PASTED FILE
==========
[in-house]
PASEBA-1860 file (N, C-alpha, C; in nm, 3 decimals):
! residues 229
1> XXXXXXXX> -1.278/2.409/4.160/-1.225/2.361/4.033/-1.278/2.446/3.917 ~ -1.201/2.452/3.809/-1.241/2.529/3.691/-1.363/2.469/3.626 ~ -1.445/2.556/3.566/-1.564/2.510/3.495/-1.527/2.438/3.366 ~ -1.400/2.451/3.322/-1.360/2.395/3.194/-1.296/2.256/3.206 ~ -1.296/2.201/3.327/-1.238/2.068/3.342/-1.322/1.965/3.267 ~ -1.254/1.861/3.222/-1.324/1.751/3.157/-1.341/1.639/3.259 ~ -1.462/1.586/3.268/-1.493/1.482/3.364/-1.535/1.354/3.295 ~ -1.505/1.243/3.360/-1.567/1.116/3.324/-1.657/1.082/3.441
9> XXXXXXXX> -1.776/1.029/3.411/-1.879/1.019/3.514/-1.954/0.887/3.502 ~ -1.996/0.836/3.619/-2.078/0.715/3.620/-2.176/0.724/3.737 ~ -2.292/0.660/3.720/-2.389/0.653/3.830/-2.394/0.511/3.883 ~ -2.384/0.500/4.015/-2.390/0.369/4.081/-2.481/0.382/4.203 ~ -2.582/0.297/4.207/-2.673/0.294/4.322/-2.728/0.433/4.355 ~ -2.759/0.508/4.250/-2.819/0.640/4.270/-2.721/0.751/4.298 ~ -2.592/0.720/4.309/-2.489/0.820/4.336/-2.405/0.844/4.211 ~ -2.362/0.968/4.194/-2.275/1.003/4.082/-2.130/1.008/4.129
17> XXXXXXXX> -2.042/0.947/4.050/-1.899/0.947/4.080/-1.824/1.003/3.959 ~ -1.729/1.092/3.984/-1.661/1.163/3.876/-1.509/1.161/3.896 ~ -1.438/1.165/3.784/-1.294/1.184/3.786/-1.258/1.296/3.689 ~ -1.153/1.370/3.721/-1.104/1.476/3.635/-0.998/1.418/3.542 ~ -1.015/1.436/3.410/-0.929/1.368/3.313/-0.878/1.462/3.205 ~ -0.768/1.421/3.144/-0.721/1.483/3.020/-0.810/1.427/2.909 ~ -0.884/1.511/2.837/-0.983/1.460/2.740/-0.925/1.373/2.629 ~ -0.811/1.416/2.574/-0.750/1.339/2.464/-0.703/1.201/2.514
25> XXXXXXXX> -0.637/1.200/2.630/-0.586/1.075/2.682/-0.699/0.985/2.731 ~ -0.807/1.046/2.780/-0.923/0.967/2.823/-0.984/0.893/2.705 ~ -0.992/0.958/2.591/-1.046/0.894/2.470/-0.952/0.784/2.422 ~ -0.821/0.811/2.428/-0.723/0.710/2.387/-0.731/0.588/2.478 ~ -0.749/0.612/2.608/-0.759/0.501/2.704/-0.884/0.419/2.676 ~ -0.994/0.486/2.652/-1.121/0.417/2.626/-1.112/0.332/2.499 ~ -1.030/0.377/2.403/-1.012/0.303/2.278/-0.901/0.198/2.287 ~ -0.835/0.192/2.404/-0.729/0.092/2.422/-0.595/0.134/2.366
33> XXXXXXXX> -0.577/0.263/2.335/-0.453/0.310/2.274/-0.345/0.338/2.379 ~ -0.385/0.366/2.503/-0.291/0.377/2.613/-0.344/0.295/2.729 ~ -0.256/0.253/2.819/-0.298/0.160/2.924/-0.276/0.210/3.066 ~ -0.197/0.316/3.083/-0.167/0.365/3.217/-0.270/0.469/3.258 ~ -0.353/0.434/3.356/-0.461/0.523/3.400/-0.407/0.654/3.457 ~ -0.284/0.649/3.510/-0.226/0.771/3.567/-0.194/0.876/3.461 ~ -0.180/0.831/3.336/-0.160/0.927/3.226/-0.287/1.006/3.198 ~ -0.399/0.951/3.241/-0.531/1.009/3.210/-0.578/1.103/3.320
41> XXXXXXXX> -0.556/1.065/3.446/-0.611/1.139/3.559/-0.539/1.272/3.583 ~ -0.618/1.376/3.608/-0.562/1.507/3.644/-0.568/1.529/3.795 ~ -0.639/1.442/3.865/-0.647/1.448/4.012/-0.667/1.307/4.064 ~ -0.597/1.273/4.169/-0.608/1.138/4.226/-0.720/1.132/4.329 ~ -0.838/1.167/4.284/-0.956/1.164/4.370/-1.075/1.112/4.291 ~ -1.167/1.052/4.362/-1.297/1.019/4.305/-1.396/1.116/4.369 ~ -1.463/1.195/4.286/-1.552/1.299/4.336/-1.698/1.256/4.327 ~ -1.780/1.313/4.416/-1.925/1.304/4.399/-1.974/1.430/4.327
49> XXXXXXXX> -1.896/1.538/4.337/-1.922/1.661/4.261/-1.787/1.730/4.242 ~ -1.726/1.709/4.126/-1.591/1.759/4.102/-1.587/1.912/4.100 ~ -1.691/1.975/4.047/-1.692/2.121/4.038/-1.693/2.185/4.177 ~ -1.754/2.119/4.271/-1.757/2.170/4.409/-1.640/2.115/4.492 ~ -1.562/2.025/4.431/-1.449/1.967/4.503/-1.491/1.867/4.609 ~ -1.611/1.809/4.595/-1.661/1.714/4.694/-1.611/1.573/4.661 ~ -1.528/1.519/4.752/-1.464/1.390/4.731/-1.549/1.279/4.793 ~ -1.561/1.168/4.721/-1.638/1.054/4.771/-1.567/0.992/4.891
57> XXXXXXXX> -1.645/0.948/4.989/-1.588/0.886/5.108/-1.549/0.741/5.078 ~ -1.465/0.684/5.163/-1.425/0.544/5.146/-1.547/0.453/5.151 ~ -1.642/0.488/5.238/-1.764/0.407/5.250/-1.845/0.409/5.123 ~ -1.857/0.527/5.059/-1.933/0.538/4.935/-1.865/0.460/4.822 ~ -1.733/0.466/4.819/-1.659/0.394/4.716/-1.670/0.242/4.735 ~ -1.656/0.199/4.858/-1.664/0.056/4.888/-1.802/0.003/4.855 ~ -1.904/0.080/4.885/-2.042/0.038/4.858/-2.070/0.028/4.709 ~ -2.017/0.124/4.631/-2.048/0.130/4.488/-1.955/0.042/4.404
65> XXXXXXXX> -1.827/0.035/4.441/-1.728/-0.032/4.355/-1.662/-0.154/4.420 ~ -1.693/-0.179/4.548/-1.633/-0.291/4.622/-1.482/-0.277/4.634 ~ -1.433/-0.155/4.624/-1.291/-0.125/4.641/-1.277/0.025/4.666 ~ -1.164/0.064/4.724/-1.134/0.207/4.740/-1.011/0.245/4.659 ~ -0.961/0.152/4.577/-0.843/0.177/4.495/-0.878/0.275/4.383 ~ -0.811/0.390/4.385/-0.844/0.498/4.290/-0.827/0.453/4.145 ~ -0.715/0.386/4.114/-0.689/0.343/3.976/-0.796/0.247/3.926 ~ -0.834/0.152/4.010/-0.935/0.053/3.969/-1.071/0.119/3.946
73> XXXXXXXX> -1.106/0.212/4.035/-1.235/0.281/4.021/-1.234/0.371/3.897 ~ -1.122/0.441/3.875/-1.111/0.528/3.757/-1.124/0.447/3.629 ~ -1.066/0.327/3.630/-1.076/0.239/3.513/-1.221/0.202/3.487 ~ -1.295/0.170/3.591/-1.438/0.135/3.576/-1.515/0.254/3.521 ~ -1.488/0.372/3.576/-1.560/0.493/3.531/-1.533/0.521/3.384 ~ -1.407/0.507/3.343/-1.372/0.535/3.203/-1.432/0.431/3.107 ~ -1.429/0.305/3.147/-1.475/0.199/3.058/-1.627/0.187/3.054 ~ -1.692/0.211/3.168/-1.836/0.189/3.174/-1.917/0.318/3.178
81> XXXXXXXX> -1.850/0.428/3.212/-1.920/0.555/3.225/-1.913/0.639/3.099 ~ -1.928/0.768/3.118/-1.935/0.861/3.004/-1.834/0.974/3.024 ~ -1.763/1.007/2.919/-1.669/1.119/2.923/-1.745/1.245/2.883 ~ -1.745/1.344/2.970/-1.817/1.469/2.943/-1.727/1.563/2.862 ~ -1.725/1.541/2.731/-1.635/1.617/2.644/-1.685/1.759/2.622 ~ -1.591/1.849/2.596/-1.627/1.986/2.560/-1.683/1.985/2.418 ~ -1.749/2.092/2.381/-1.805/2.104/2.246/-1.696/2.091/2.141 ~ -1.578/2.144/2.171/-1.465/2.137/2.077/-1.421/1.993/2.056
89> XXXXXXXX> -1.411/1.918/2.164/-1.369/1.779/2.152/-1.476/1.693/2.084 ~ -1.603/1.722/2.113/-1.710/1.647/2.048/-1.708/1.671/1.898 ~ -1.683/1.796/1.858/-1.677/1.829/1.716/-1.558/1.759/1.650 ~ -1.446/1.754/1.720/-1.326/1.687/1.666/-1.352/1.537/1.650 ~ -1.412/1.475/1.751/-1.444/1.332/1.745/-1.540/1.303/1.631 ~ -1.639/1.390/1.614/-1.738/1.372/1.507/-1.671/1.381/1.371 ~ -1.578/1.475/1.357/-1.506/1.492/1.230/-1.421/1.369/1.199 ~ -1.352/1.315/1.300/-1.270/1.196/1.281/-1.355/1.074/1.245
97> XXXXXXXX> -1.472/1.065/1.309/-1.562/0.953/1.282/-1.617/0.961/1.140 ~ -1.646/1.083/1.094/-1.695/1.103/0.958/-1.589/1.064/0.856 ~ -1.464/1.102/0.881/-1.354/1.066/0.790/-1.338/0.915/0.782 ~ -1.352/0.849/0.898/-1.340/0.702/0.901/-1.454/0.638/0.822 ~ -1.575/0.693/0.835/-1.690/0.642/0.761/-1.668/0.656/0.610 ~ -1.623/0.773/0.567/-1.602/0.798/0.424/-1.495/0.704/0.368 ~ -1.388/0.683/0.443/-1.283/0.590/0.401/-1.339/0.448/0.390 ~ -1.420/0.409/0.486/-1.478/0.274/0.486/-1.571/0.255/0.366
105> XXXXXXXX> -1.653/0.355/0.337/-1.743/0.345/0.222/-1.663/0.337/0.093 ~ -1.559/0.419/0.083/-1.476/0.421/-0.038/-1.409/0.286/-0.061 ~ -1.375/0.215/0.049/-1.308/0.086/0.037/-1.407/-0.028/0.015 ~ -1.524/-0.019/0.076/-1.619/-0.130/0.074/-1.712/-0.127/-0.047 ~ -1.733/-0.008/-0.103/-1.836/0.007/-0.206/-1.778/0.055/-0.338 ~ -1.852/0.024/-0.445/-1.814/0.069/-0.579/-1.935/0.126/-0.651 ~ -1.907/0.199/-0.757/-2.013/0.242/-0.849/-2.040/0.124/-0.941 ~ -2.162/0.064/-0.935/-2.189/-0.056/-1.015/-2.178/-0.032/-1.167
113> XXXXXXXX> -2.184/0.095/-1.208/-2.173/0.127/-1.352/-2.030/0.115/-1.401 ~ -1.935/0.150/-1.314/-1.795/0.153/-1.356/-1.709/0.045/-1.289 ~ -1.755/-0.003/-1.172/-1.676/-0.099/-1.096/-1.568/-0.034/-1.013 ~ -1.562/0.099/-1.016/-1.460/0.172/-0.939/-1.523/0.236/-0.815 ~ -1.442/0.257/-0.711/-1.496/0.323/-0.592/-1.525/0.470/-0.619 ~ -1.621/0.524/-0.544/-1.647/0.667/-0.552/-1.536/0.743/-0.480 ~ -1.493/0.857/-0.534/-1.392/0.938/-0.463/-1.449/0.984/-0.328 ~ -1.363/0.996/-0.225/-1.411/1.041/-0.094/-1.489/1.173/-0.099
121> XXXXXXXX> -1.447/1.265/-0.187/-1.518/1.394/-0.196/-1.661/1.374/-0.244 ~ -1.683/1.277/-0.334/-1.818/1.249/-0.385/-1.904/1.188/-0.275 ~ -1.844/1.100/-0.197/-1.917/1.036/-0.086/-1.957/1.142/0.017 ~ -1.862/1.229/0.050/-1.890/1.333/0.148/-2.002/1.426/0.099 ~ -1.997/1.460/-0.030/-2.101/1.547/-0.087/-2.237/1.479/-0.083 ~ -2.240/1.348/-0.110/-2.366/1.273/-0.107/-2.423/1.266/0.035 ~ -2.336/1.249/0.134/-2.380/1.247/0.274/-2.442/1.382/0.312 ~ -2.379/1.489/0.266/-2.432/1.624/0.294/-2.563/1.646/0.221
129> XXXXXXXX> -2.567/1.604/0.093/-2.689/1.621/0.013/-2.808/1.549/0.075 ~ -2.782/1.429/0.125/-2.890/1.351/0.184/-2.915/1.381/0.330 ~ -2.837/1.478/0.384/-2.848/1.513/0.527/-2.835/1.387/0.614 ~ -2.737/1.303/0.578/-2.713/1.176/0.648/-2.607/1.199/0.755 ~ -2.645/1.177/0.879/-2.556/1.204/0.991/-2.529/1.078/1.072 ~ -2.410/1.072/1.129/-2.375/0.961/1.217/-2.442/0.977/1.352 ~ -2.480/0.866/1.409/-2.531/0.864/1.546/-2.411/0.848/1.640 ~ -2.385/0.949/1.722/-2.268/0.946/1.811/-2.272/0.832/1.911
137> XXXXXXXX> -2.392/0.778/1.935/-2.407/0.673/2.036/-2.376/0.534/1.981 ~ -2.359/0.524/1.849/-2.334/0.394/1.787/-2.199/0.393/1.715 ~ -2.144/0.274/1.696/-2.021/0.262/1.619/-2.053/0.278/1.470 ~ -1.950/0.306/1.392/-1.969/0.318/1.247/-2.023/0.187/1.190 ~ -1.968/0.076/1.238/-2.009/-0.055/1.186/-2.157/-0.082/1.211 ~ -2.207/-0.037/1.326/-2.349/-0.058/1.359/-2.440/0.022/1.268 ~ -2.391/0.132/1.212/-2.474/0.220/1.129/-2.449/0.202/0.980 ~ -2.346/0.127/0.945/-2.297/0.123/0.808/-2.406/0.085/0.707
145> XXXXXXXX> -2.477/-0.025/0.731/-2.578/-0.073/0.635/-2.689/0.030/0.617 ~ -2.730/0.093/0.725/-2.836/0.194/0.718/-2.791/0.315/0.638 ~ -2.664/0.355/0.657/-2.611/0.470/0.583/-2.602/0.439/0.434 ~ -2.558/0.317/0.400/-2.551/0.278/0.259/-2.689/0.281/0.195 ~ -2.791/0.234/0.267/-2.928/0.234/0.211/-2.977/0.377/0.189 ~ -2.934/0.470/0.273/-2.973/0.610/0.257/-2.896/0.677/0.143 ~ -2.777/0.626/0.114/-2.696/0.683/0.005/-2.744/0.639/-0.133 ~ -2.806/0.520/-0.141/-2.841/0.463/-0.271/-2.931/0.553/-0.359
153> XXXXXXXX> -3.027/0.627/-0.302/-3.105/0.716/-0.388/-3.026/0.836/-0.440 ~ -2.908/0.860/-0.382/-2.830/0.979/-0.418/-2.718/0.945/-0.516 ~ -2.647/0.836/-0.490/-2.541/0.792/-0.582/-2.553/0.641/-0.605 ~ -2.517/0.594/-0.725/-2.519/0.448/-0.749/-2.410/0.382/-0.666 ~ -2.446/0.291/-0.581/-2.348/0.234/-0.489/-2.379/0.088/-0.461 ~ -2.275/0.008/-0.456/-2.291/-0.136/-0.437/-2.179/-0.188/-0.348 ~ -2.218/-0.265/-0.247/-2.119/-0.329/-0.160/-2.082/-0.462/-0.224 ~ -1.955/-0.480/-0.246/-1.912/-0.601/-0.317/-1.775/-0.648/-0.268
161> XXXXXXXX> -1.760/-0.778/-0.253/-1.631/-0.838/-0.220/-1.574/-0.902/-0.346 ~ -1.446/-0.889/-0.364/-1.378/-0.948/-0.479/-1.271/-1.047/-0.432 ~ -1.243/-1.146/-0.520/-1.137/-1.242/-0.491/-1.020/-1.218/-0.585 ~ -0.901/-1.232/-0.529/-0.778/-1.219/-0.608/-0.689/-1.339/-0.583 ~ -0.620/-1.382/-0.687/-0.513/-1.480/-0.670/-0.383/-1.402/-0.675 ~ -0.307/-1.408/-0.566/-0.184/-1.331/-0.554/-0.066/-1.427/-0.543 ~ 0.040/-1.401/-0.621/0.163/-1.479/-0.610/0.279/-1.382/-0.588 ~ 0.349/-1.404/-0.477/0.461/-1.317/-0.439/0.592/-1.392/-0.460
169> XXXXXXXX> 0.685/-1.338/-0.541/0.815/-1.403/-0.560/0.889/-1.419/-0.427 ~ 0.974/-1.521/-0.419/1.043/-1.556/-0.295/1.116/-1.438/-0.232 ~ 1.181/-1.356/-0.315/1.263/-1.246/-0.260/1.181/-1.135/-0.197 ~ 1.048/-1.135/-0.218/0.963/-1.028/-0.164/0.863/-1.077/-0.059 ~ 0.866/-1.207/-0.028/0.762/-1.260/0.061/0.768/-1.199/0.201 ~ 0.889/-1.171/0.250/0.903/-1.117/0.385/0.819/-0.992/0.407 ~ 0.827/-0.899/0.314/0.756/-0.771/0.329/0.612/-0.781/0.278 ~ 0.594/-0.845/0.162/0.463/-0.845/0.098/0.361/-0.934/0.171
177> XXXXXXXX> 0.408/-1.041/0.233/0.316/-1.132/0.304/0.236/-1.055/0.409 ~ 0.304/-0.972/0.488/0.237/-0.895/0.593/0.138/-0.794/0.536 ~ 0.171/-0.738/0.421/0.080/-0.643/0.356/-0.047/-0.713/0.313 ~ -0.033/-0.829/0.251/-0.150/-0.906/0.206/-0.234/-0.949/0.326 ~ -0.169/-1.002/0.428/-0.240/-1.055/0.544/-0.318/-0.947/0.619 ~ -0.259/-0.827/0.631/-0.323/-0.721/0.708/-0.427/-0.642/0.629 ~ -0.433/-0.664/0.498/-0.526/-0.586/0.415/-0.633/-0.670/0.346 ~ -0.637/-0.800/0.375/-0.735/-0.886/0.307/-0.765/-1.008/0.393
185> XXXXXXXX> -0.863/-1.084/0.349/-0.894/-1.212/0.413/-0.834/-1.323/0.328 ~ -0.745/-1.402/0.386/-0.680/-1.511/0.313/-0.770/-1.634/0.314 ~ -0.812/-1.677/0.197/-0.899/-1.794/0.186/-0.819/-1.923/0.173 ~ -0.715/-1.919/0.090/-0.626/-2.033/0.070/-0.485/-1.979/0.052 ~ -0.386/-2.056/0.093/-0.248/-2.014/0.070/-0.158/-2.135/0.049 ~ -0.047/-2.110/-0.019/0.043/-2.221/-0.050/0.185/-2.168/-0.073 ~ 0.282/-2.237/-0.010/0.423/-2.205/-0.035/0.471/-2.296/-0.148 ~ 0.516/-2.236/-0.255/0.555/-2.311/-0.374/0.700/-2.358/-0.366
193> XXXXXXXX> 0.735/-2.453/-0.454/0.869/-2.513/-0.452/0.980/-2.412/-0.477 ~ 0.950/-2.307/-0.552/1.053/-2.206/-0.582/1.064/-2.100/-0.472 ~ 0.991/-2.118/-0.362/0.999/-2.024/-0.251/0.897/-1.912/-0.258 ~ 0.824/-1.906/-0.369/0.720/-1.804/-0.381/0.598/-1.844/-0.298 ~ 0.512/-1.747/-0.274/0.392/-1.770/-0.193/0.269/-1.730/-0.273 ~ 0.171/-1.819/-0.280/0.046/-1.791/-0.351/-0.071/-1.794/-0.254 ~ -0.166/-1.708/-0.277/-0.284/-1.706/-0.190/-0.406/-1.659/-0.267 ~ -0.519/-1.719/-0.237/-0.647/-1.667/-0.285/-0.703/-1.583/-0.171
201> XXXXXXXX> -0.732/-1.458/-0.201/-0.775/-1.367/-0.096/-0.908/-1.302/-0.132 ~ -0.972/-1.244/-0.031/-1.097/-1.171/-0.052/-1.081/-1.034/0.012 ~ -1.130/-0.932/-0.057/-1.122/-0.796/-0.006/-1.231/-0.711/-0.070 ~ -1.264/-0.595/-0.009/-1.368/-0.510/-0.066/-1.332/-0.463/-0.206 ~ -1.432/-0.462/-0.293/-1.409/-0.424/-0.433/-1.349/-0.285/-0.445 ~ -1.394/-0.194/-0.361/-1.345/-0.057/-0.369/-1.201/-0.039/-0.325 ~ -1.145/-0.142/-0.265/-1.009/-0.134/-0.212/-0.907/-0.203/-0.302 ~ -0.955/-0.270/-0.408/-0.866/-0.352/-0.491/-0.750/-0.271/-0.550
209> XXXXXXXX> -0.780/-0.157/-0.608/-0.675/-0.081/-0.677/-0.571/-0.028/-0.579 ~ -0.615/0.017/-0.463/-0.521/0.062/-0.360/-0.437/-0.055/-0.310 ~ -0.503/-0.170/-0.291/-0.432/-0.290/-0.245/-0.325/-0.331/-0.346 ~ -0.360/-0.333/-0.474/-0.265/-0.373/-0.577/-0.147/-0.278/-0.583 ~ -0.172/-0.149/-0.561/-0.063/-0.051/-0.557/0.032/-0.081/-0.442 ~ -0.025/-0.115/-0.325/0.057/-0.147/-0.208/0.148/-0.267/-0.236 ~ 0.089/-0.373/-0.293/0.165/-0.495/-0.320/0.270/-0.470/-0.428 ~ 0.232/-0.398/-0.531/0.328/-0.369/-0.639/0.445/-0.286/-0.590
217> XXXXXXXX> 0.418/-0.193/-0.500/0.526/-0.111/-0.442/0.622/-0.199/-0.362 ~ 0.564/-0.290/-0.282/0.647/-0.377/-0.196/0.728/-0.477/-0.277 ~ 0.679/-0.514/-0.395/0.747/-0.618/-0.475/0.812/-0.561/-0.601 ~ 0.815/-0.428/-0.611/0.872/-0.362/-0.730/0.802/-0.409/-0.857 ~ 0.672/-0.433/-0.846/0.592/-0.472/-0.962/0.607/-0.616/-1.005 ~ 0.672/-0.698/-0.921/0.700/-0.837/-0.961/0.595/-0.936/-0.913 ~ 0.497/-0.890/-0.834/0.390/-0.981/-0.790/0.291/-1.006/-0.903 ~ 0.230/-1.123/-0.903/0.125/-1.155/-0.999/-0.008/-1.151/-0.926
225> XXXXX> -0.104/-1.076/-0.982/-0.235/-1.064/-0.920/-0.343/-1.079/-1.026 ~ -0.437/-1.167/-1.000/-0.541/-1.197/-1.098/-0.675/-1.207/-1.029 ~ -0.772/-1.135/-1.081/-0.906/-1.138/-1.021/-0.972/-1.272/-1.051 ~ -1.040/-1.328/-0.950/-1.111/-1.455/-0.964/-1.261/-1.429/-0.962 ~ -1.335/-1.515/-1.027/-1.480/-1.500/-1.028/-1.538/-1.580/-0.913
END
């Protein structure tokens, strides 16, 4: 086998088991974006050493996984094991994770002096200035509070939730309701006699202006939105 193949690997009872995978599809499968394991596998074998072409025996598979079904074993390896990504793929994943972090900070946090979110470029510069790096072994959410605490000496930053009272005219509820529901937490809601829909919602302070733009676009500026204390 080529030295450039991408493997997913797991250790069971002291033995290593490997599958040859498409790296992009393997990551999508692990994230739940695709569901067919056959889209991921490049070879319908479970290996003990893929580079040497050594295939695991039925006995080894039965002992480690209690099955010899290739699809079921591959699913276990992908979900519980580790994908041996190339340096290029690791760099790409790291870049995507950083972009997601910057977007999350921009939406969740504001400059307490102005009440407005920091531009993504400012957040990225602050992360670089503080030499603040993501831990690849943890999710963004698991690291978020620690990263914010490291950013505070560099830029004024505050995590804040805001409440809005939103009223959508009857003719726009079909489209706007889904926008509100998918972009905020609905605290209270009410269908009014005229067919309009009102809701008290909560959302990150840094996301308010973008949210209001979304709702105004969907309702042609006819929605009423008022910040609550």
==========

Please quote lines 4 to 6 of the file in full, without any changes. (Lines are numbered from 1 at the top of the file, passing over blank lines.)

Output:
1> XXXXXXXX> -1.278/2.409/4.160/-1.225/2.361/4.033/-1.278/2.446/3.917 ~ -1.201/2.452/3.809/-1.241/2.529/3.691/-1.363/2.469/3.626 ~ -1.445/2.556/3.566/-1.564/2.510/3.495/-1.527/2.438/3.366 ~ -1.400/2.451/3.322/-1.360/2.395/3.194/-1.296/2.256/3.206 ~ -1.296/2.201/3.327/-1.238/2.068/3.342/-1.322/1.965/3.267 ~ -1.254/1.861/3.222/-1.324/1.751/3.157/-1.341/1.639/3.259 ~ -1.462/1.586/3.268/-1.493/1.482/3.364/-1.535/1.354/3.295 ~ -1.505/1.243/3.360/-1.567/1.116/3.324/-1.657/1.082/3.441
9> XXXXXXXX> -1.776/1.029/3.411/-1.879/1.019/3.514/-1.954/0.887/3.502 ~ -1.996/0.836/3.619/-2.078/0.715/3.620/-2.176/0.724/3.737 ~ -2.292/0.660/3.720/-2.389/0.653/3.830/-2.394/0.511/3.883 ~ -2.384/0.500/4.015/-2.390/0.369/4.081/-2.481/0.382/4.203 ~ -2.582/0.297/4.207/-2.673/0.294/4.322/-2.728/0.433/4.355 ~ -2.759/0.508/4.250/-2.819/0.640/4.270/-2.721/0.751/4.298 ~ -2.592/0.720/4.309/-2.489/0.820/4.336/-2.405/0.844/4.211 ~ -2.362/0.968/4.194/-2.275/1.003/4.082/-2.130/1.008/4.129
17> XXXXXXXX> -2.042/0.947/4.050/-1.899/0.947/4.080/-1.824/1.003/3.959 ~ -1.729/1.092/3.984/-1.661/1.163/3.876/-1.509/1.161/3.896 ~ -1.438/1.165/3.784/-1.294/1.184/3.786/-1.258/1.296/3.689 ~ -1.153/1.370/3.721/-1.104/1.476/3.635/-0.998/1.418/3.542 ~ -1.015/1.436/3.410/-0.929/1.368/3.313/-0.878/1.462/3.205 ~ -0.768/1.421/3.144/-0.721/1.483/3.020/-0.810/1.427/2.909 ~ -0.884/1.511/2.837/-0.983/1.460/2.740/-0.925/1.373/2.629 ~ -0.811/1.416/2.574/-0.750/1.339/2.464/-0.703/1.201/2.514